By Joel Warner
By Michael Roberts
By Alan Prendergast
By Michael Roberts
By Michael Roberts
By Amber Taufen
By Patricia Calhoun
By William Breathes
She finally did get a call in July 2002. The police were at her house, tearing the place apart. Her grandparent tenants were charged with operating a meth lab. According to the police, Gramps was doing the cooking, and the oldest daughter and a boyfriend had been shoplifting cold pills.
Aquino was stunned, shocked -- poleaxed was what she was, especially when she found out what it was going to cost to get her property back in rentable condition. "I thought I could go in and clean it up myself," she says. "It was made very clear to me that that wasn't going to happen."
When a lab is raided, a private contractor is summoned to dispose of the seized chemicals and equipment. The service is paid for through a federal grant administered by the DEA; last year the feds paid $665,000 for meth-lab cleanups in Colorado, up from $485,000 in 2001. But those funds only cover the removal of the lab itself; the mess that's left behind, the chemicals soaked into carpets and drywall, are the property owner's problem.
Currently, there are no mandatory state standards for cleaning up the labs. Local governments can set their own criteria, imposing the authority they have through nuisance ordinances or other laws to require a certain level of decontamination. In Broomfield, cleanups are the province of the building department, which treats the problem as a housing-code issue.
If anyone had told Broomfield plans analyst Tom Meyers two years ago that he'd be overseeing meth-lab rehabs, "I would have laughed at the idea," he says. But in the past year, his department has supervised six cleanups, ranging in cost from $5,000 to nearly $30,000.
"Every one's a little bit different," Meyers says. "The contamination spread is dependent on two things. One, how long they've been operating in the house: The longer they're there, the more likely they are to move the apparatus around. Two, whether they have a forced-air ventilation system. Cooking near a return-air intake will distribute the contamination throughout the house."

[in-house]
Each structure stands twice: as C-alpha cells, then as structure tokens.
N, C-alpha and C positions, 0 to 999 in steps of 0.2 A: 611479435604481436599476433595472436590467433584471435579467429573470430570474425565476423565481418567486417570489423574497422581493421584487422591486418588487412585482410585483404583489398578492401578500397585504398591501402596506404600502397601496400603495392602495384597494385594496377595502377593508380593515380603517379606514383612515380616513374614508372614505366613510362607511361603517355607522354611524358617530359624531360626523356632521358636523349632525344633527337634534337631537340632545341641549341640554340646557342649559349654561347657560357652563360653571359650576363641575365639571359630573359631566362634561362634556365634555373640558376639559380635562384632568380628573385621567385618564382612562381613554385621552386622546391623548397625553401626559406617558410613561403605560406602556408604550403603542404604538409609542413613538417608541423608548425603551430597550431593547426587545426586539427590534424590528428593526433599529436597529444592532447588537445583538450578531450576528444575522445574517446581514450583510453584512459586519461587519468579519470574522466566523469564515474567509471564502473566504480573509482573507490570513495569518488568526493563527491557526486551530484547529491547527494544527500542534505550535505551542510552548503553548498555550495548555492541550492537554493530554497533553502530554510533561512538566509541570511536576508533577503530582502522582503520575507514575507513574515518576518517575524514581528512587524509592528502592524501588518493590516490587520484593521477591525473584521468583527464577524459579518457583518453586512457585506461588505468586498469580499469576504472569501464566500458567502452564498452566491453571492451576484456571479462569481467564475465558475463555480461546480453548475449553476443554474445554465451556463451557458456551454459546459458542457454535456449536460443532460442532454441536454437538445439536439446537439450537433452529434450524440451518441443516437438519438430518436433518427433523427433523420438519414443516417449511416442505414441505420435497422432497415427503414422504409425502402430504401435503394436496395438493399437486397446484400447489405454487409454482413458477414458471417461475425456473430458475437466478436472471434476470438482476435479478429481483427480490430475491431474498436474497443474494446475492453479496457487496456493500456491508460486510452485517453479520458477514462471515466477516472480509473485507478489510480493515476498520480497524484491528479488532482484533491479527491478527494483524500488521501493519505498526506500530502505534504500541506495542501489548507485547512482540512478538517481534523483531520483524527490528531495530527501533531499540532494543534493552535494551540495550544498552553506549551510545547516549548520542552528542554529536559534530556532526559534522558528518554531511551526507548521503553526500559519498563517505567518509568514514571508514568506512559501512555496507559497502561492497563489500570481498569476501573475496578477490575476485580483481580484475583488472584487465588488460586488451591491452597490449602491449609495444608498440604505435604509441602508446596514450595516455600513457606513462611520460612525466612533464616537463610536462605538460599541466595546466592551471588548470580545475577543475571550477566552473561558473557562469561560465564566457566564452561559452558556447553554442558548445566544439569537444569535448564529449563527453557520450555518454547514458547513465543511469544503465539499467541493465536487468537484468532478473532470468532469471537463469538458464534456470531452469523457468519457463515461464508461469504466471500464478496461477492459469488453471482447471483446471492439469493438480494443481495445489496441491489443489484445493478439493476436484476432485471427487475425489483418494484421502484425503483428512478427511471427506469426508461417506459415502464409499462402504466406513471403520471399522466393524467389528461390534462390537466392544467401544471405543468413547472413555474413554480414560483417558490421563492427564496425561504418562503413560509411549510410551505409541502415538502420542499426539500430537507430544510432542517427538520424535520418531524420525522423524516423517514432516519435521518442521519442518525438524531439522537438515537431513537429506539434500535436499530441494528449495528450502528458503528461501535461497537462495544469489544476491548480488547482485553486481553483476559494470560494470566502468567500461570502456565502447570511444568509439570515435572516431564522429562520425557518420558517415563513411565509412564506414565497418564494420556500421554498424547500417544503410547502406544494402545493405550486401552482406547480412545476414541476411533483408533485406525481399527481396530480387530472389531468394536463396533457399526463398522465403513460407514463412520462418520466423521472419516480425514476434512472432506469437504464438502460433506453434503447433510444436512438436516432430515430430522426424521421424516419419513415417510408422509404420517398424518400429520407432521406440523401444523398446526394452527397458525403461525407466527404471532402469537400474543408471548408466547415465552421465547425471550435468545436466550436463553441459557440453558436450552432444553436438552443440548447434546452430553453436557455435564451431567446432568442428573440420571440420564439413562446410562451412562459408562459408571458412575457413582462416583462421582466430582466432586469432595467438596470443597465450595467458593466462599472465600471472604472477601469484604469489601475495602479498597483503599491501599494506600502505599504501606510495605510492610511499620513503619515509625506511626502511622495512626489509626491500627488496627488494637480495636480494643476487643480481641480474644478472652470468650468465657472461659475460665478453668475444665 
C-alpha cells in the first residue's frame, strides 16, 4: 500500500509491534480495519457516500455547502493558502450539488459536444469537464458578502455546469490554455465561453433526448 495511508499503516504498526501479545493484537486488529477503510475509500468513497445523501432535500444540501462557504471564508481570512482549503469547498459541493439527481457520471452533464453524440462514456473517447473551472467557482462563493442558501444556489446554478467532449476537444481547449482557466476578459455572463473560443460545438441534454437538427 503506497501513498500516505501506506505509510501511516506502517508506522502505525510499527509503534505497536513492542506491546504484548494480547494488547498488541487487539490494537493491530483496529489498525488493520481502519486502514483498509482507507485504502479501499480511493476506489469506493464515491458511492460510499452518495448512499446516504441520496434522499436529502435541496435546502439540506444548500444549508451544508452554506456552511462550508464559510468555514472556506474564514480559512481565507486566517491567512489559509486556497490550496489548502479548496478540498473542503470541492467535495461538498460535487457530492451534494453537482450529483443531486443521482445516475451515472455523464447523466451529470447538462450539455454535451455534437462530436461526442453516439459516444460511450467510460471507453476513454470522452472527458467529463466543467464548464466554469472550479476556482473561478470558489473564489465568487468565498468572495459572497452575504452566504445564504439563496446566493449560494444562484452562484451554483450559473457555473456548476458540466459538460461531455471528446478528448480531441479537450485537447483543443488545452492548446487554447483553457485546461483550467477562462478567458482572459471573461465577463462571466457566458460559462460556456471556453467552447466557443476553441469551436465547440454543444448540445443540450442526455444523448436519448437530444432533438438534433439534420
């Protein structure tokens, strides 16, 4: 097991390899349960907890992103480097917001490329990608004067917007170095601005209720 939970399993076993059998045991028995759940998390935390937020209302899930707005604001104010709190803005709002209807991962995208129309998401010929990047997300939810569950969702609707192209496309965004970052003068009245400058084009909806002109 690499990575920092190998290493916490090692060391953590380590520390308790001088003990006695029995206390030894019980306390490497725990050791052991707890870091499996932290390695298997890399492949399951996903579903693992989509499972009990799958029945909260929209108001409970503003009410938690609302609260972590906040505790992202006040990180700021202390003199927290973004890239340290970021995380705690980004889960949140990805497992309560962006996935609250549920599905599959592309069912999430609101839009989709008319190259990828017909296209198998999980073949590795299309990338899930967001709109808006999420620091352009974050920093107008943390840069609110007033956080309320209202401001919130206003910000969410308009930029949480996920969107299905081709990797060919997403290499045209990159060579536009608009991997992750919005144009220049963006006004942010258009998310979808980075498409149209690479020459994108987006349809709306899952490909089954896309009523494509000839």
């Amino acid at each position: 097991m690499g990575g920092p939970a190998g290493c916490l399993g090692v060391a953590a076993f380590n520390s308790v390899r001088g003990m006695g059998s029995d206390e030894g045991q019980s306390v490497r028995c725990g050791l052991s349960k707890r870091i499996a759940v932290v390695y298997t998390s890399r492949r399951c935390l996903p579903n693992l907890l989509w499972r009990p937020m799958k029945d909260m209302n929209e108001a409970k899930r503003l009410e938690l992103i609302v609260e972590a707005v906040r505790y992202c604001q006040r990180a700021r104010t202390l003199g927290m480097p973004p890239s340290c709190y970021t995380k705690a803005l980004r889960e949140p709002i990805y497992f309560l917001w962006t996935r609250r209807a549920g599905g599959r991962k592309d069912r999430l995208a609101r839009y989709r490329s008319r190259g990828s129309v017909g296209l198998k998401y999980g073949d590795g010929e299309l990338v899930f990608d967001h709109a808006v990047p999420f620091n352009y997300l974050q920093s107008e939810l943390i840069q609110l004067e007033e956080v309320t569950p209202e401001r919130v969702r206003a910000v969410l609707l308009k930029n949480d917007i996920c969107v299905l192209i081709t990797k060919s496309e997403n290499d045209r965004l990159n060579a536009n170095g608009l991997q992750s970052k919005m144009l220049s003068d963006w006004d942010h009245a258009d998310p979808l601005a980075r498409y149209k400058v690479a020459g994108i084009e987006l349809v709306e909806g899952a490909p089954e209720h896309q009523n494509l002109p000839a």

The contaminated properties Meyers has seen range from a new house in Broomfield's upscale Broadland neighborhood to a mobile home scarcely worth the cost of cleaning. ("The owner just hauled it to a landfill," he says.) In several cases, the cook was an adult male living in his parents' house; the parents had to pay for the cleanup while Junior went to jail.
Meyers requires the owners to hire licensed, specially trained remediation firms, which determine the most effective way to clean the house. Generally, that involves airing out the property; removing stained sinks, surfaces, carpets and wallpaper; washing down floors, walls and ceilings; and encapsulating finishes, using paint, epoxy and other sealants to form a barrier against residual contamination. Samples are then tested by an independent lab to see if the cleanup meets acceptable standards for meth residue.
Aquino's house was Meyers's first meth lab. The house sat vacant for six months; Aquino says there were many delays involved in obtaining the city's approval for contractors, test results and procedures. The actual cleanup took only a few days but cost $14,000. Repairing the damage from the raid itself -- busted doors, ripped insulation, damage to the floors from garbage that sat around for weeks while Aquino was barred from entering the house -- cost another $8,000.
Her insurance wouldn't pay for the decontamination. She spent thousands of dollars on attorneys' fees to evict her tenants and seize what property they left behind, but most of it was too contaminated to be of value. "I did get a civil judgment against them, but I won't see a dime of it," she says. "The courts won't enforce it. If they have a job, you can go after them, but I can't find the girls now, and the parents are going to trial next month. This has been devastating for me."
Aquino is now renting her house again. Although the place has been fully cleaned, the stigma remains; she can only attract tenants by charging several hundred dollars less a month than she did before the raid. "When people move in, the neighbors run over and tell them the exciting news about the house," she says. "People hear 'meth lab' and they think there will be gangsters coming by."
Looking back, she doesn't know what she could have done differently; perhaps she could have obtained a special rider on her insurance policy dealing with chemical contamination, but would it hold up in a meth case? "People would be shocked if they knew how vulnerable they are," she says.
Aquino and property owners like her aren't the only ones suffering collateral damage from the labs. Neighbors trying to guard their property values and unwitting tenants who move into a poorly rehabbed former lab have taken hits, too. Gerhardt of Rocky Mountain HIDTA says he knows of at least three lawsuits so far from people who claim to have fallen ill after occupying former meth dens; they're suing the property owners for damages.
One of those suits was filed by Jean Michael, who moved into a townhouse in Estes Park because she hoped the fresh mountain air would help alleviate her asthma. The landlord assured her that the stains in the carpet were from tenants who smoked cigarettes. After Michael started having trouble breathing, she learned that her new home had previously been raided for meth.